Bolstering students’ written argumentation by refining an effective discourse intervention: negotiating the fine line between flexibility and fidelity
Effective interventions are needed to bolster students’ argumentation capacities, an area in which they consistently struggle. Quality Talk (QT) is an approach to small-group classroom discussion shown to support students’ oral argumentation with preliminary evidence that it may also bolster students’ written argumentation. Teachers often must adapt interventions to their local context, balancing needed flexibility with sufficient adherence to fidelity to reach expected efficacy. The present study was conducted over one school year with two fifth-grade teachers and their 46 students. In Phase I, two participating teachers implemented a refined version of QT, and we examined the effects on students’ oral and written argumentation performance. While typical gains in students’ oral argumentation performance were evidenced, students’ written argumentation did not improve to the degree expected, particularly in terms of performance with unfamiliar texts. In Phase II, both teachers reincorporated a component of QT (i.e., regular post-discussion written argumentation practice) they had adapted in Phase I, and one teacher added a new written argumentation scaffold designed to further bolster students’ transfer from oral to written argumentation. By the end of the study, students from both classes evidenced growth in written argumentation, but the students from the class receiving the writing scaffold outperformed comparison class students with large effects. Findings underscore the importance of including regular post-discussion written argumentation practice and illustrate the added value of a new written argumentation scaffold, while also contributing to a better understanding of how to balance flexibility and fidelity for efficacious QT implementation.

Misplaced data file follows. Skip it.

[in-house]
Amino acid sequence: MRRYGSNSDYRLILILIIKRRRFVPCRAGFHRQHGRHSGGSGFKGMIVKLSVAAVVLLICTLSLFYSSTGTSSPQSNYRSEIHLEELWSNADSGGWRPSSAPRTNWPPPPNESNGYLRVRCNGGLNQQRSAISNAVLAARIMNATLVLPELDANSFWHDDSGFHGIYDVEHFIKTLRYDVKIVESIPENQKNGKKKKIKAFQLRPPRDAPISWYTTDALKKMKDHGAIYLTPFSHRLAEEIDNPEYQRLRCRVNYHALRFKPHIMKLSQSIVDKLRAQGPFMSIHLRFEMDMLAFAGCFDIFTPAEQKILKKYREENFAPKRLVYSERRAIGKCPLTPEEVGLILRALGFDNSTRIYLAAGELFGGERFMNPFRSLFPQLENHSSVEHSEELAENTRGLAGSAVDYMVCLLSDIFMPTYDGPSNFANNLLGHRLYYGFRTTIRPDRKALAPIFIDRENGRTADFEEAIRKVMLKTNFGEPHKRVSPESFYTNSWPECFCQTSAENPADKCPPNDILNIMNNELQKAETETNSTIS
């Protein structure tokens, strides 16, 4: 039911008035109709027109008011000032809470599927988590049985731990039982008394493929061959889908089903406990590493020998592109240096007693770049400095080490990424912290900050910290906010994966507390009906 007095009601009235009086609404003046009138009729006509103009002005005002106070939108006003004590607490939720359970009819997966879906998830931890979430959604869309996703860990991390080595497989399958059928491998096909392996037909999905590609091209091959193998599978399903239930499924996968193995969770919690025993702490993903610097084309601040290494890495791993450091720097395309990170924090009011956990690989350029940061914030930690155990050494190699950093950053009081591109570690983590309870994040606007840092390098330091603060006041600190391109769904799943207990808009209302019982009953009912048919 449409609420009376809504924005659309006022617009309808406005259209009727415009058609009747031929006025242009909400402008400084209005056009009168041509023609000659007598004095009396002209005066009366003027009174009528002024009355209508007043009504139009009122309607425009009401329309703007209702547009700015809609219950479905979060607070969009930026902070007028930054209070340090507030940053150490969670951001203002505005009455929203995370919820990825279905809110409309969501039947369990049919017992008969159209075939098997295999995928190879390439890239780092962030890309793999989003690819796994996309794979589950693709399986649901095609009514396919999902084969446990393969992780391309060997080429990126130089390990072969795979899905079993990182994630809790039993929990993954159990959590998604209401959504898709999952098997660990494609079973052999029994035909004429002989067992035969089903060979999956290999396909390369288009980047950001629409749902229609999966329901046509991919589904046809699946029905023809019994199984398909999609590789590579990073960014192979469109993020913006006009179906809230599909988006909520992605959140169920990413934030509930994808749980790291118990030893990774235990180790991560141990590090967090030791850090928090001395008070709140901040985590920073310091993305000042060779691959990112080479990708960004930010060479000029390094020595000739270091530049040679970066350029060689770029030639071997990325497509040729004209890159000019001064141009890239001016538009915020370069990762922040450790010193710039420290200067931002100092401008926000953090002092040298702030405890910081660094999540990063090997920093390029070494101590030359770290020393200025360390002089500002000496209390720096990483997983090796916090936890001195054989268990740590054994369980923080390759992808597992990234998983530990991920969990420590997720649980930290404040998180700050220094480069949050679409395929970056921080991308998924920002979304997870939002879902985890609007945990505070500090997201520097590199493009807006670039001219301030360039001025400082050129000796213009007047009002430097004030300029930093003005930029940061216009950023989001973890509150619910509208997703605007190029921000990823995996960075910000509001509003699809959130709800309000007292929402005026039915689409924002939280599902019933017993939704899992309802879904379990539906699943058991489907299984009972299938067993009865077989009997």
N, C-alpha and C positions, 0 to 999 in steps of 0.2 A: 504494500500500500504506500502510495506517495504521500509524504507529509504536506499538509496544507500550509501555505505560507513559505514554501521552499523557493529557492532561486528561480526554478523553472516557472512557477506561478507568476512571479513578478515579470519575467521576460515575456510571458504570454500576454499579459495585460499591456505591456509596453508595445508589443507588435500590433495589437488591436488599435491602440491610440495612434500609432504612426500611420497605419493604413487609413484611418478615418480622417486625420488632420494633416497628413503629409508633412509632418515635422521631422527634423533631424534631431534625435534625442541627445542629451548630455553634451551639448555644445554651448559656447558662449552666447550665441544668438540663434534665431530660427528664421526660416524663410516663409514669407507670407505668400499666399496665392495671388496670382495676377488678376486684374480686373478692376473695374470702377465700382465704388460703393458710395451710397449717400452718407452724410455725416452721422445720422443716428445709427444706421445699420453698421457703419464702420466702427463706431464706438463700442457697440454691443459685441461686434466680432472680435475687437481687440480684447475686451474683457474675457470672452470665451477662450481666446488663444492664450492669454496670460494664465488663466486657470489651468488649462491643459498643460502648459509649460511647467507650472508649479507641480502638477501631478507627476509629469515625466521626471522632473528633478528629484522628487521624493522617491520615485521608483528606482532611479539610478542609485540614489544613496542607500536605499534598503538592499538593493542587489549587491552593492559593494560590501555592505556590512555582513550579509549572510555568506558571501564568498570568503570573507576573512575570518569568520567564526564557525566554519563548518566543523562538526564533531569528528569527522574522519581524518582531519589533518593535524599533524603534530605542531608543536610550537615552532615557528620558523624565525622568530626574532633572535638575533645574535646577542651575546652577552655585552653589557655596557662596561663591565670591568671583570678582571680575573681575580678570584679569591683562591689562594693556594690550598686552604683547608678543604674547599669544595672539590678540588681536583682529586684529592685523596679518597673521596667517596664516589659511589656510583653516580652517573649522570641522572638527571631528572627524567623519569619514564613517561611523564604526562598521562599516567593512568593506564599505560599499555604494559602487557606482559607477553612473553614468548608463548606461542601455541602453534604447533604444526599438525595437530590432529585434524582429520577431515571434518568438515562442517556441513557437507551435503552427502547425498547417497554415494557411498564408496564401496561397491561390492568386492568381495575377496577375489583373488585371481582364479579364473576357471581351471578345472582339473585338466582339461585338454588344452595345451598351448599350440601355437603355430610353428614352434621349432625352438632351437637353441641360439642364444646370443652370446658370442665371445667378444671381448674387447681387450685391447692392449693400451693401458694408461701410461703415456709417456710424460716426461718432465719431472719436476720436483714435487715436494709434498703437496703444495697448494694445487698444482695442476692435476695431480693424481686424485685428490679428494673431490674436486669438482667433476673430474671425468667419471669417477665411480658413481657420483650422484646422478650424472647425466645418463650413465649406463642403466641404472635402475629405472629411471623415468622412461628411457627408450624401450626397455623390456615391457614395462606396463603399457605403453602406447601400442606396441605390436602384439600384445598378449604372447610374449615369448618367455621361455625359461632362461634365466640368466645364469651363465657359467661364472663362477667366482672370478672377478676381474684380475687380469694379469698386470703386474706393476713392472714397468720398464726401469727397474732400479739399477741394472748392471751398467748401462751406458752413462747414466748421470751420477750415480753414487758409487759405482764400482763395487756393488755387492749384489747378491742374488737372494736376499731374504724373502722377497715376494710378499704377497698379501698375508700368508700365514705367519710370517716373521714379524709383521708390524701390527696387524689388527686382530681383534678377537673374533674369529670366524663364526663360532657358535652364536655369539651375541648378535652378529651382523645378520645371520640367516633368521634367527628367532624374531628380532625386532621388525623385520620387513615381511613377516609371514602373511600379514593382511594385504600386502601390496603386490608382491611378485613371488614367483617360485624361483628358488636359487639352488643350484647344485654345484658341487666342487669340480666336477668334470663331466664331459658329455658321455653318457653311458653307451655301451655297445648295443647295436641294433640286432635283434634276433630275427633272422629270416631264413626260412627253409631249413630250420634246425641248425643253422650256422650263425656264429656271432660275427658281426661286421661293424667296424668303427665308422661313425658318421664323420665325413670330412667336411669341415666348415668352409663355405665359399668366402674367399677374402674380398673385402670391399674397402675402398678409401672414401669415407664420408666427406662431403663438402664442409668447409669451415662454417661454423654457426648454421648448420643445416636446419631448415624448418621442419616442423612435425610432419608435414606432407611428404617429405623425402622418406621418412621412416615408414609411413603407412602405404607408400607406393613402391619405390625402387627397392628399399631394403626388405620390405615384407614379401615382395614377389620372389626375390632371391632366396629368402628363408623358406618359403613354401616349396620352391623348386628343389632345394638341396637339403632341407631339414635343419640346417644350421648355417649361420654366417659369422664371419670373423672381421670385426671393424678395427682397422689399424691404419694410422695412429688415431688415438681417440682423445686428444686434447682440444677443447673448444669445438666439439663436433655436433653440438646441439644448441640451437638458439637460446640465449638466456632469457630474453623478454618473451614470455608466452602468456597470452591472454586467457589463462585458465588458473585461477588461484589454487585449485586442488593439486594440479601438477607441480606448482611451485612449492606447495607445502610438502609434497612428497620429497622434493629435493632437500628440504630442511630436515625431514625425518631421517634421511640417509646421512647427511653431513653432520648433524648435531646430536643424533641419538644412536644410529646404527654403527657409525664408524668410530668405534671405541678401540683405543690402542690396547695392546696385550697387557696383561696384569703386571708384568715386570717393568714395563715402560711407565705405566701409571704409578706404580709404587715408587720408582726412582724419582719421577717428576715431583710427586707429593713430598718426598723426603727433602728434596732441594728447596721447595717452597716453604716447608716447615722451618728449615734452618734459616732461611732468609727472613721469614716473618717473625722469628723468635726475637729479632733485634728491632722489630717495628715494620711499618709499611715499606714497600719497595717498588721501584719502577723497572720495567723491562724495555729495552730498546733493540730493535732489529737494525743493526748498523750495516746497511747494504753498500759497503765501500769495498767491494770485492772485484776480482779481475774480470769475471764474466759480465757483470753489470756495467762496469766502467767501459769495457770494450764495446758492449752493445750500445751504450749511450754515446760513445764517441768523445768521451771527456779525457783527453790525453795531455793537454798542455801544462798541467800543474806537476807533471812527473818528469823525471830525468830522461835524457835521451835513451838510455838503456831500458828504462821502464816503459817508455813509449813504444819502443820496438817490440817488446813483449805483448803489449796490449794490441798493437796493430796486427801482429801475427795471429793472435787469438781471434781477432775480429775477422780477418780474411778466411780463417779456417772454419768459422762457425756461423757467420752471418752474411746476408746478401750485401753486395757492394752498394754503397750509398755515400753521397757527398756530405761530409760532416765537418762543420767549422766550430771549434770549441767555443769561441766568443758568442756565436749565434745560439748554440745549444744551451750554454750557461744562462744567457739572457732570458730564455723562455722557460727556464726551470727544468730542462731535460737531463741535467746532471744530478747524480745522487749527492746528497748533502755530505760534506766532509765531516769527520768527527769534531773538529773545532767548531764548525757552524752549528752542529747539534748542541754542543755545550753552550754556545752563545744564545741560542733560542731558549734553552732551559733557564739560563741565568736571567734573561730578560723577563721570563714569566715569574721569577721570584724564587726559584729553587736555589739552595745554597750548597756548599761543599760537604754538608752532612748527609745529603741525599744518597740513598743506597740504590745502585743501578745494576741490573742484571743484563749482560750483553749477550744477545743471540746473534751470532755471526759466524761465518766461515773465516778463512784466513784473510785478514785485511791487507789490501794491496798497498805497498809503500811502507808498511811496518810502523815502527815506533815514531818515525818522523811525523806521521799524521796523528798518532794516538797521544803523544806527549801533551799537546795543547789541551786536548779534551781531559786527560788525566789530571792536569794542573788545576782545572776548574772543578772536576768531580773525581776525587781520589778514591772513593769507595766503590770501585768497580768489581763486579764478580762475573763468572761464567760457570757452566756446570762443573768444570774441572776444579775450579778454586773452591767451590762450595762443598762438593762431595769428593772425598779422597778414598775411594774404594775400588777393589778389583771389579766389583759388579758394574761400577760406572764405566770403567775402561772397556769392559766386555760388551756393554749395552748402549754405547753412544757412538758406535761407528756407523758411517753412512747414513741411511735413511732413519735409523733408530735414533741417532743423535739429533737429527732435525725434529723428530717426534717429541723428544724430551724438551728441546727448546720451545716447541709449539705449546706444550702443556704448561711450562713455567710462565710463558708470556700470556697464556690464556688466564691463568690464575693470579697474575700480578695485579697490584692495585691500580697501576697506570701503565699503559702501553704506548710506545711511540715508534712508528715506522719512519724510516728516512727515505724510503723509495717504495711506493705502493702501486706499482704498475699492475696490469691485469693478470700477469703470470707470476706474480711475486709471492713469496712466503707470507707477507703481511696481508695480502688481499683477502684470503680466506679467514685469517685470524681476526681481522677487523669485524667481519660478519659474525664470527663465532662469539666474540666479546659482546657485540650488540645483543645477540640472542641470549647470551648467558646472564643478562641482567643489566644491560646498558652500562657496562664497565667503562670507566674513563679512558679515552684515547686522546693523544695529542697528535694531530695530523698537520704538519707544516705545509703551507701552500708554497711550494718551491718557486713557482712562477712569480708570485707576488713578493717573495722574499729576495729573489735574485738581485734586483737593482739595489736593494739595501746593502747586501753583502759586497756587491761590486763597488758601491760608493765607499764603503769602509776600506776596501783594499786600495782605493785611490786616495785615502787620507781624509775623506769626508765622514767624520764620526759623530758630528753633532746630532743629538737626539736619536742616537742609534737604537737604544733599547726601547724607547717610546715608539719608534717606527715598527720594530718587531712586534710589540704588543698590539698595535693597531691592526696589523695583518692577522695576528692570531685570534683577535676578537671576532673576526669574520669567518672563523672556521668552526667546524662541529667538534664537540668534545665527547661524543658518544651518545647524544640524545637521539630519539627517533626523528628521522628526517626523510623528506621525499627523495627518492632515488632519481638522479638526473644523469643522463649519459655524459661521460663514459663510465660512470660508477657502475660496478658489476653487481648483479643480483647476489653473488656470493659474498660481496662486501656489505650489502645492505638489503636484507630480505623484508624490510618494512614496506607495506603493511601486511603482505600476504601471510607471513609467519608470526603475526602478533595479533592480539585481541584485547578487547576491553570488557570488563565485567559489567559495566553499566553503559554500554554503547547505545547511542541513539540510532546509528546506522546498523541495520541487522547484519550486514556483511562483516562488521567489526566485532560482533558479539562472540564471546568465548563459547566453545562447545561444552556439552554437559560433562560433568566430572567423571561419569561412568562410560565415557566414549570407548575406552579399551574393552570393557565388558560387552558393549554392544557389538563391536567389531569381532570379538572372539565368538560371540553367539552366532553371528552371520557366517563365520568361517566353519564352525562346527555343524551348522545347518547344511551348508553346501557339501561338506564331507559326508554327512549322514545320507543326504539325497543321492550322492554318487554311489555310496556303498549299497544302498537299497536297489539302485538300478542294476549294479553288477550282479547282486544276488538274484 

KeywordsSmall-group discussion Quality Talk Oral argumentation Argumentative writing
This research was supported by the Institute of Education Sciences, US Department of Education, through Grant R305A130031 to the Pennsylvania State University. Any opinions, findings, and conclusions or recommendations expressed are those of the author(s) and do not represent the views of the Institute or the US Department of Education.
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